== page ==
Of course I use a lot of basic things like a VPN for personal use, a VPN to connect to the ERP servers, a VPN to connect to the work network, and a password manager.

What’s your keyboard setup like? Do you use a custom layout or custom keycaps?

My physical keyboard setup is pretty standard. At this point, all my keycaps are straight from the factory. Someday I would like some yellow/gold keys to match my alma mater, Michigan Tech, and perhaps some labels on the thumb keys someday.

As far as layouts, mine is still a work in progress (probably always will be).

Autoshift is something I found that I really love, and I wish it was an option on every keyboard. I get confused when I type on any other keyboard and my letters don’t capitalize.

My primary typing layer (Layer 0) has the standard QWERTY layout. Someday maybe I will learn an alternate keyboard layout, but it works for me for now. I am already a pretty bad typist. The keys to go to my other layers are on the far left where Caps, Tab, and `~ would be. My shift keys are in the standard location and are the Space Cadet ones with the alternate () when not pressed and held. I wish all keyboards did this, too. CTRL, Delete, ALT, and left and right arrows complete the bottom left. Up down, nothing (don’t know why I don’t assign something to this key), |, and CTRL complete the bottom. In the middle I have [{ (left) }] (right), CTRL Page Up (left) and Down (right). Enter is on both left and right. The thumb sections have space on the outside big keys (left and right); tab (left) and backspace (right) are the inner big keys. The little keys are a mix of Page Up and Down, CTRL and ALT again, Esc, Application, Win, Home and End. Some of these are on dual function keys.

Layer 1 has my numbers (num pad) on the right-hand half that I use for all my accounting-related number stuff, that also includes $%&[{}] keys that I use a lot. The left-hand half has the common function keys that I use along the top. F2 (edit current cell in Excel), F4 (absolute versus relative references in excel), F5 (refresh in most apps, plus run in VBA Editor), F7 (spell check), F9 (calculate in Excel), and F11, which combined with ALT brings up the VBA editor in the Microsoft Office Products. It also has my arrow keys in the traditional configurations. However, in my latest update, I made this a momentary toggle, and this makes arrow keys kind of useless, as I have to hold down the layer toggle key with my pinkie in order to use them. I will probably remove these and possibly add additional macros/hotkey on the left-hand half, as it is mostly unused.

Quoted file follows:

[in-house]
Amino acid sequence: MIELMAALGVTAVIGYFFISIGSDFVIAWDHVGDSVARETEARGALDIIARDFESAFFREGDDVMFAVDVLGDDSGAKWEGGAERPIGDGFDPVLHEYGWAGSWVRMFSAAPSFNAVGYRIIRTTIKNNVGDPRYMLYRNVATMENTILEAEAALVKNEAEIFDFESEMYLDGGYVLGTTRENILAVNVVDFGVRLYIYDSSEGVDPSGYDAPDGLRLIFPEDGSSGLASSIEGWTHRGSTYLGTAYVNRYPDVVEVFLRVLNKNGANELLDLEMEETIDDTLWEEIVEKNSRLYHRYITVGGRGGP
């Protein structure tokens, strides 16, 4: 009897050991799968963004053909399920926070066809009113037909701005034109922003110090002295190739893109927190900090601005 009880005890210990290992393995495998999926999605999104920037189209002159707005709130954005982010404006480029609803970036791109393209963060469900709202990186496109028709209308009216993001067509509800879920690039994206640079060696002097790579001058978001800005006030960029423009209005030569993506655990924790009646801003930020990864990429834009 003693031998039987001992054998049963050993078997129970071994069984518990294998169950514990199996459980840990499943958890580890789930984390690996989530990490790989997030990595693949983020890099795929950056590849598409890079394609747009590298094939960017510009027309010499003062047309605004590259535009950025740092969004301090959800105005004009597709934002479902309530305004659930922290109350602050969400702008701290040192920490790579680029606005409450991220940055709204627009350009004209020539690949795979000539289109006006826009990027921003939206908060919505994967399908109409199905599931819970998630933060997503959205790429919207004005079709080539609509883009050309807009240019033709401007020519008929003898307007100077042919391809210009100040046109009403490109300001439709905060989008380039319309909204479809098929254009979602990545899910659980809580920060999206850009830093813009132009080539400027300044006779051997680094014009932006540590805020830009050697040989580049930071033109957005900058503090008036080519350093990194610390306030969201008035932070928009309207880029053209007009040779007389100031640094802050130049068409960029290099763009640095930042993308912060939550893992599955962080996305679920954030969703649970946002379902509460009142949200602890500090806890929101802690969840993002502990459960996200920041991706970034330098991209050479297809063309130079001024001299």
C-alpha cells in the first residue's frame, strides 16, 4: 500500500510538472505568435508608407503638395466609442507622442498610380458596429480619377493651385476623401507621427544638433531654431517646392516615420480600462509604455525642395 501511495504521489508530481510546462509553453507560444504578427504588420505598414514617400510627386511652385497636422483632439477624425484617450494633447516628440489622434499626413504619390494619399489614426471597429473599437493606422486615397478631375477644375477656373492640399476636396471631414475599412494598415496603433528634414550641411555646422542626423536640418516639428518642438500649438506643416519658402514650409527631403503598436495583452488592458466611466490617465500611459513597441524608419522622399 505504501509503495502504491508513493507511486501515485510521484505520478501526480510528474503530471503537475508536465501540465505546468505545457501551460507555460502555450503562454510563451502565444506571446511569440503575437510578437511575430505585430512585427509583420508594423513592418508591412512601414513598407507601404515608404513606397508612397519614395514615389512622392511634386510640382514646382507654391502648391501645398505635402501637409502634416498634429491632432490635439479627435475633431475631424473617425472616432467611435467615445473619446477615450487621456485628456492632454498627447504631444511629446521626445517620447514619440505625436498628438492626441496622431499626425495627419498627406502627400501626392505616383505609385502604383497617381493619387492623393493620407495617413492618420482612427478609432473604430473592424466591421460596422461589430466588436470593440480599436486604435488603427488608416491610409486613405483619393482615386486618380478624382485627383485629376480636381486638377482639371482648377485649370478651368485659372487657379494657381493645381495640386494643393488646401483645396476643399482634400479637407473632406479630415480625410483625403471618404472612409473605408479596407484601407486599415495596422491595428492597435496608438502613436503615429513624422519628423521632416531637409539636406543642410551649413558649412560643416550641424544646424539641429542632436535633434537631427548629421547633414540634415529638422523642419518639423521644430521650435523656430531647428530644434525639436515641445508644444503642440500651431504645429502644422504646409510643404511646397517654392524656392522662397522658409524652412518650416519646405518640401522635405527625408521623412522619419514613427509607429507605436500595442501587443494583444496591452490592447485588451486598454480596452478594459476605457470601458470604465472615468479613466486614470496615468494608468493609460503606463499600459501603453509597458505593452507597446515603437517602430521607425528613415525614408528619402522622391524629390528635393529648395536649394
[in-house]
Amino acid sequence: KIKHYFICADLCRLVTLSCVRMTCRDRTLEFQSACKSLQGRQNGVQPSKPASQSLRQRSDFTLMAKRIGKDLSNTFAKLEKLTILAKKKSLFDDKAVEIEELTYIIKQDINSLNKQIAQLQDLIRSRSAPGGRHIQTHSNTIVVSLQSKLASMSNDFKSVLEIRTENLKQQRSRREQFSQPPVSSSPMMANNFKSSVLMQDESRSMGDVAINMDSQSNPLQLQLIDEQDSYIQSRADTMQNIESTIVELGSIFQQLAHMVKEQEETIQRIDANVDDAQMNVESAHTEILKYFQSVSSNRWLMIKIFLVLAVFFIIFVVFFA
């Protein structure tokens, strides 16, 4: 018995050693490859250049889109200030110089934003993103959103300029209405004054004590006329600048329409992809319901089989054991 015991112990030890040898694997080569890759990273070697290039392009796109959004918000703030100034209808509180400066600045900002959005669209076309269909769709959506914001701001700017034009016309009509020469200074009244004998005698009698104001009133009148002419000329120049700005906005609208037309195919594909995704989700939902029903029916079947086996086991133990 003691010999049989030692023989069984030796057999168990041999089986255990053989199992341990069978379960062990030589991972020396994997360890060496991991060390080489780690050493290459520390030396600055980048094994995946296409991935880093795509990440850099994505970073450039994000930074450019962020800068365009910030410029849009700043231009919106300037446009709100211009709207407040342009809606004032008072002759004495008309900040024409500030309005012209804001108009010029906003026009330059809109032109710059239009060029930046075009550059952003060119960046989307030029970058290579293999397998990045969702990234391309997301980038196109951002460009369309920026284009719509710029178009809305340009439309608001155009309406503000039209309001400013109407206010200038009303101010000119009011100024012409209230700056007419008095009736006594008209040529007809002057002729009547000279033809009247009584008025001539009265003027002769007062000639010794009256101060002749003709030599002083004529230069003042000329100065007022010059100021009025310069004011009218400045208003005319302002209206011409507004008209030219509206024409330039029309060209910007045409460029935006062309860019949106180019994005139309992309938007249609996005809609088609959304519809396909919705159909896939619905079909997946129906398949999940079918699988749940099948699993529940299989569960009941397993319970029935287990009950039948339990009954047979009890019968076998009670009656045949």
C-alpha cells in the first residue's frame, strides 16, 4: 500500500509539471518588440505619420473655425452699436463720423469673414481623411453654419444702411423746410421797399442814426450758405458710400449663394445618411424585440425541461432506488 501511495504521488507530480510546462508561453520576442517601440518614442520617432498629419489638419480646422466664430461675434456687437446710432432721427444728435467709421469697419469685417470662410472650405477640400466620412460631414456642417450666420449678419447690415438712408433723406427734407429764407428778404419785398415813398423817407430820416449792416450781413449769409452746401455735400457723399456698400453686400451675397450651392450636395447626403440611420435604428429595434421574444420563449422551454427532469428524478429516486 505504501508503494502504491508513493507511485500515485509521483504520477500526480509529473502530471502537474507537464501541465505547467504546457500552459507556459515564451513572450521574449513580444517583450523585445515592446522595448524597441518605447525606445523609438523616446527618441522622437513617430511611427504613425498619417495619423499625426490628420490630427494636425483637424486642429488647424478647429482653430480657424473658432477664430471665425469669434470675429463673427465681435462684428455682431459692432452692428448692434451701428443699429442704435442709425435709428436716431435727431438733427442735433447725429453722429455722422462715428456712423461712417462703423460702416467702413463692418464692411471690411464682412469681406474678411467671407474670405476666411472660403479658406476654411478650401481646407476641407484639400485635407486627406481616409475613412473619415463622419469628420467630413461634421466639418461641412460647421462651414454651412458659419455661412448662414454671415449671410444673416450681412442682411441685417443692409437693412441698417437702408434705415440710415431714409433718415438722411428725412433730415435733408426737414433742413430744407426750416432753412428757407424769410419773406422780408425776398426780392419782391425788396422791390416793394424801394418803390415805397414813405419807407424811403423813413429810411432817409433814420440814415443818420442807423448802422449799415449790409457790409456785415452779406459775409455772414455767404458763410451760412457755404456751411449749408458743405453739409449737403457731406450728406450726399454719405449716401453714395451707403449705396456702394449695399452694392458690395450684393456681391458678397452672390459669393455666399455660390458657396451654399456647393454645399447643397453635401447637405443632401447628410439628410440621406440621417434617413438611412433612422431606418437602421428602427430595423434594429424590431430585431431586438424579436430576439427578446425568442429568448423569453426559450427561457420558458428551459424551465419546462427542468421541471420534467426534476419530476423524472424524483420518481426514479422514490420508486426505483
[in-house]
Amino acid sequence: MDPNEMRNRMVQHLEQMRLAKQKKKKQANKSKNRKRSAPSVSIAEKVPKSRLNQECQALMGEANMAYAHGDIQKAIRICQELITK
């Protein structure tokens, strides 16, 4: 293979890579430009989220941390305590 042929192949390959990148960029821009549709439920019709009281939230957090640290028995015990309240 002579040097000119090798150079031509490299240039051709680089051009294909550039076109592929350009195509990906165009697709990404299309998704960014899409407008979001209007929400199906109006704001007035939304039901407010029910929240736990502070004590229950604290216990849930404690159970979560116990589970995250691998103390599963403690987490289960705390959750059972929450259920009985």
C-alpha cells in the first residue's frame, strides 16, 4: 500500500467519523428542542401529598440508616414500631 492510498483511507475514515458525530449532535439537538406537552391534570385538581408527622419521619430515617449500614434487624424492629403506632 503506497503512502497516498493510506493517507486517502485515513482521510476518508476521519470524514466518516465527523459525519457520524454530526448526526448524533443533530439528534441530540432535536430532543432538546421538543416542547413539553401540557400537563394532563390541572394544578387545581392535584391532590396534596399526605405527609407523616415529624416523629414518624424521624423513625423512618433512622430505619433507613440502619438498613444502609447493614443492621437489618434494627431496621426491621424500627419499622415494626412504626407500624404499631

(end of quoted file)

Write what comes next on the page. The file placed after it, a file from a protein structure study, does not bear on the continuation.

Layer 3 is the hotkey layer. This is the hardest to describe, as it is a bit of a hodgepodge of things. Some keys send CTRL and Shift plus a letter that are bound to Excel macros. Some keys trigger functions in AutoHotkey that might trigger an Excel macro. And some, as I described earlier, will do different things depending on the application that I am in.

Layer 4 doesn’t have a whole lot on it, mostly it has WIN+Arrow Key and the LED controls for the Glow.

Layer 5: I have not really set up much yet.

I have my second keyboard, which is a regular keyboard, going through my Hasu QMK device. This is also still a work in progress, but contains less frequently used AHK macros.

What would be your dream setup?

I will just be general here, most of it is a dream. Someday I might be interested in consulting from home, and I might be able to justify something like this.

A dream would be a 55- to 65-inch 8k curved display (I like to dream), hooked to an AMD Threadripper Machine (24- or 32-core) with a dedicated GPU(s) to drive that 8k display. 64 to 128GB of RAM, good amount of SSD storage. Add to that a good wired home network with a good storage server.

The screen is the biggest thing for me. I like lots of screen space, but I have begun to realize when your setup is too wide or tall, it is harder on your neck. Or maybe I am getting old. Hence, I only listed one display.

Both in the office and at home, I would prefer a large sturdy standing desk in an L or U shape, cost being no object.